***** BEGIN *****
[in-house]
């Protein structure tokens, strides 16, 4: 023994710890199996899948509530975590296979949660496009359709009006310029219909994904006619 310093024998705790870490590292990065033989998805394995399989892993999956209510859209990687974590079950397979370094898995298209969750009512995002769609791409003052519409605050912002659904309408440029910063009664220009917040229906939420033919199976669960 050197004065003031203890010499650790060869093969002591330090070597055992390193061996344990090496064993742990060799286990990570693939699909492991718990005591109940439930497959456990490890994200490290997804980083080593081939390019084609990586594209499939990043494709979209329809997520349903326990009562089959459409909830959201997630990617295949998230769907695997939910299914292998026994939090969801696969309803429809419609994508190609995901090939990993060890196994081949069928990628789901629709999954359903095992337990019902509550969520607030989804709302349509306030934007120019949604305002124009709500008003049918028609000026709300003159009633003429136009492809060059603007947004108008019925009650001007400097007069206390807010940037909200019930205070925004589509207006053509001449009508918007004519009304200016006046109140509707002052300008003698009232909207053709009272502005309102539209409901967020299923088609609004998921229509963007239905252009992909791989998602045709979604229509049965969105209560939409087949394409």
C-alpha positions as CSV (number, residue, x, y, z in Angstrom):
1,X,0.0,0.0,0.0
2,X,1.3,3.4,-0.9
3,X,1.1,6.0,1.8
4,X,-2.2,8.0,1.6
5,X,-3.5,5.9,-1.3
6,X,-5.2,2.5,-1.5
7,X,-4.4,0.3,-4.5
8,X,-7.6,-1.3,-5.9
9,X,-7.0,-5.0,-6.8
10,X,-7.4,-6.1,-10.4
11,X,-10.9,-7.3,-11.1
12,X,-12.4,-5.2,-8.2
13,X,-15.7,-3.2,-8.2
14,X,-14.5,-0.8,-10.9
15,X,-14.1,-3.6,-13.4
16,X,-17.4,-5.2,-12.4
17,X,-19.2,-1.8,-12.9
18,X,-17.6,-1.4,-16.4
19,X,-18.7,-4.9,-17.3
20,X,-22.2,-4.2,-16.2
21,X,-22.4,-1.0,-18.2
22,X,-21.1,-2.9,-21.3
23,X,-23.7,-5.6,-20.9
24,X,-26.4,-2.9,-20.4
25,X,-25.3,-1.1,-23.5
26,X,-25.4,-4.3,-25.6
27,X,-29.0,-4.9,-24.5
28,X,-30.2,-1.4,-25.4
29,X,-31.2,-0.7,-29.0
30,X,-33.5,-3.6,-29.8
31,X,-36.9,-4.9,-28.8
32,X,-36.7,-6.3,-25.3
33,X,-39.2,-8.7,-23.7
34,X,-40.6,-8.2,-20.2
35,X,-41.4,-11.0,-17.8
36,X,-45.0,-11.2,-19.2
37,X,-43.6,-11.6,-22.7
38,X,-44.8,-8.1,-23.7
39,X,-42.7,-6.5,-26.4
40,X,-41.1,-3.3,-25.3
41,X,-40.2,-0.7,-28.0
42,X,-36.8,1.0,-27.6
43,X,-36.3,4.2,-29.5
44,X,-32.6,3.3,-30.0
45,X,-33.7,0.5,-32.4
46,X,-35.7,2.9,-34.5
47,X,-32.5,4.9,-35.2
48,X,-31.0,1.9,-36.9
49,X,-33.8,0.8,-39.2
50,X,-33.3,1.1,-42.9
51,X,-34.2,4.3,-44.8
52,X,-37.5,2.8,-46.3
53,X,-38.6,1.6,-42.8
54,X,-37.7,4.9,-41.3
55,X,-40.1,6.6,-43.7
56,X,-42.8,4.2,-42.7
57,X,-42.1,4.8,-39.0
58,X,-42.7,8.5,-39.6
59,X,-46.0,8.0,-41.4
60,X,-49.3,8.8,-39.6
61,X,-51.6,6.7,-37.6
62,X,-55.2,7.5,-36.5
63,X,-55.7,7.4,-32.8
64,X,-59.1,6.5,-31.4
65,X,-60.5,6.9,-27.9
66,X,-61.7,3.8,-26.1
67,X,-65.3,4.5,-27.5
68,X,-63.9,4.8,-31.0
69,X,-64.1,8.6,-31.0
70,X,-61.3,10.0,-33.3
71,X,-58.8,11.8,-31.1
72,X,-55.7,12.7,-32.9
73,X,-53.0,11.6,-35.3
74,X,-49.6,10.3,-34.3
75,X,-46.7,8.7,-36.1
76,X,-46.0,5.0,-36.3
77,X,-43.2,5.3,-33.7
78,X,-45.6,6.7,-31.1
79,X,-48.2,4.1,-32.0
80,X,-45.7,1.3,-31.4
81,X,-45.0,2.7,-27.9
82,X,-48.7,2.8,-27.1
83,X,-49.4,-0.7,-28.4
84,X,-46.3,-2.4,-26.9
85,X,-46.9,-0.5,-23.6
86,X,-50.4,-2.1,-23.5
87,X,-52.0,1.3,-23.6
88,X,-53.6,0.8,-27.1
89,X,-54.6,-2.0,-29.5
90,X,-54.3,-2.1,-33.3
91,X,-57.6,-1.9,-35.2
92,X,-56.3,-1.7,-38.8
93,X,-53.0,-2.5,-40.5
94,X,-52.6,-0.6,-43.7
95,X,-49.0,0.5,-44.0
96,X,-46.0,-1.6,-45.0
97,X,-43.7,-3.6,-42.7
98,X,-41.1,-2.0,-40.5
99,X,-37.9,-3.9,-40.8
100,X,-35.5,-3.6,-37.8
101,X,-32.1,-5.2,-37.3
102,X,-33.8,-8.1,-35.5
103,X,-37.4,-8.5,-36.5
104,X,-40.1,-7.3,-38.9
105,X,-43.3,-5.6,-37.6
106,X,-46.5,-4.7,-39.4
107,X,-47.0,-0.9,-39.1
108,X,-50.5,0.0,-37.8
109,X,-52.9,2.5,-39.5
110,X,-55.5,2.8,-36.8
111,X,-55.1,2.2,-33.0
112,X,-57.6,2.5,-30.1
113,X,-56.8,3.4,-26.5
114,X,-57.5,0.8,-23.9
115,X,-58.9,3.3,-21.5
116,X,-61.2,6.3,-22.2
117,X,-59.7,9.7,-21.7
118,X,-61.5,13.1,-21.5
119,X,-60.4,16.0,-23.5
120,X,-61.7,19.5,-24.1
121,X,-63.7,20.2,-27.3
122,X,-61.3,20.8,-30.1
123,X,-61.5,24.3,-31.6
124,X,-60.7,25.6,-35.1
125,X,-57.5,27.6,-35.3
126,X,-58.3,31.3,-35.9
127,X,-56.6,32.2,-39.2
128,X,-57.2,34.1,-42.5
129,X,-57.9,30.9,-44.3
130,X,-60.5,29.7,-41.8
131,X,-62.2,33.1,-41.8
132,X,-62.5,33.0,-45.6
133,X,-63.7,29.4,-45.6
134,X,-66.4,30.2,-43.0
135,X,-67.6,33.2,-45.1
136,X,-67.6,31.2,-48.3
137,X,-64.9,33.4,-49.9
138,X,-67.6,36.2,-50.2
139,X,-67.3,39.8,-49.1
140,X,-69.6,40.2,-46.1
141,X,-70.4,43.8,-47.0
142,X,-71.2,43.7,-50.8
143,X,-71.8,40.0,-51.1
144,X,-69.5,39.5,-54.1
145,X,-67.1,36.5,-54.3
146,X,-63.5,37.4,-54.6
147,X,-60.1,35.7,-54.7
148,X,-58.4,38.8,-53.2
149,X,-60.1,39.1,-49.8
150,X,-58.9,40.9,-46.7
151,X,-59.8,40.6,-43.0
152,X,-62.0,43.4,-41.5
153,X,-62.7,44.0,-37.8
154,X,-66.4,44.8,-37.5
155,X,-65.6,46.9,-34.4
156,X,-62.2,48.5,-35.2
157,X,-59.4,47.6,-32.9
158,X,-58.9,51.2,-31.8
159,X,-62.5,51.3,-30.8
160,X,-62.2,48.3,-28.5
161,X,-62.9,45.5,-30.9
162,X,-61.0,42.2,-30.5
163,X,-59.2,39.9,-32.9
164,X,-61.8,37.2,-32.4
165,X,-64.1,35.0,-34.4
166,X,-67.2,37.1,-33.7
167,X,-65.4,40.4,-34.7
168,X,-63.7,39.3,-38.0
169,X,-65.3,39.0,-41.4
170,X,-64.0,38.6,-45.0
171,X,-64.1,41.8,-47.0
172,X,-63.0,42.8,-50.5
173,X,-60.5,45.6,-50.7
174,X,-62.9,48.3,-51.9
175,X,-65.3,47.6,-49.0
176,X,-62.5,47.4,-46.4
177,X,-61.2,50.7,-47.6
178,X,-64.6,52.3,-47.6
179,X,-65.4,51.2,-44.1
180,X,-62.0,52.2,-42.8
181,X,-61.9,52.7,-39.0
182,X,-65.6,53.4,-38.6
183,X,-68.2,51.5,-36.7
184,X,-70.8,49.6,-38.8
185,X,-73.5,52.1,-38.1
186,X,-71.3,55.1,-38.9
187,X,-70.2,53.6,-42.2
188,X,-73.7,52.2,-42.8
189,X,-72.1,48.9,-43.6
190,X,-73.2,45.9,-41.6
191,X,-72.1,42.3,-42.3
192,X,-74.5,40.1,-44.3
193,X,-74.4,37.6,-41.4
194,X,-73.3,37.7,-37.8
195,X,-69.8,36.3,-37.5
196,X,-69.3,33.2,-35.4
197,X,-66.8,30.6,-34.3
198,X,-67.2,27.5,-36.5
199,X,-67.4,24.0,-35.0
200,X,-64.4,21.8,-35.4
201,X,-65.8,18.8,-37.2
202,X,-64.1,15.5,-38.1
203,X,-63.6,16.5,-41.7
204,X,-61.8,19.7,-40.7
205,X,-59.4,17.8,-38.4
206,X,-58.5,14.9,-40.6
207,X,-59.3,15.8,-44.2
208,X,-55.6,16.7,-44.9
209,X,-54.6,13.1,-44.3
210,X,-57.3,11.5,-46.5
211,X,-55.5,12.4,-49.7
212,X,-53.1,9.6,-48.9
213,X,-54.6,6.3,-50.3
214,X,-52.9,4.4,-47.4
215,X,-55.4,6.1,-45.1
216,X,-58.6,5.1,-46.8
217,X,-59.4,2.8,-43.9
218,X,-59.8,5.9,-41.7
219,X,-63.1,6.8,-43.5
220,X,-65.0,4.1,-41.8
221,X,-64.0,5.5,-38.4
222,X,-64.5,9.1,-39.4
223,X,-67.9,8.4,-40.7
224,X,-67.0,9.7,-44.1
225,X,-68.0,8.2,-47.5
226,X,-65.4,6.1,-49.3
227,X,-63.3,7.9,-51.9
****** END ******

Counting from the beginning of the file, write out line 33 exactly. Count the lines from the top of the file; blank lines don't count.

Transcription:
30,X,-33.5,-3.6,-29.8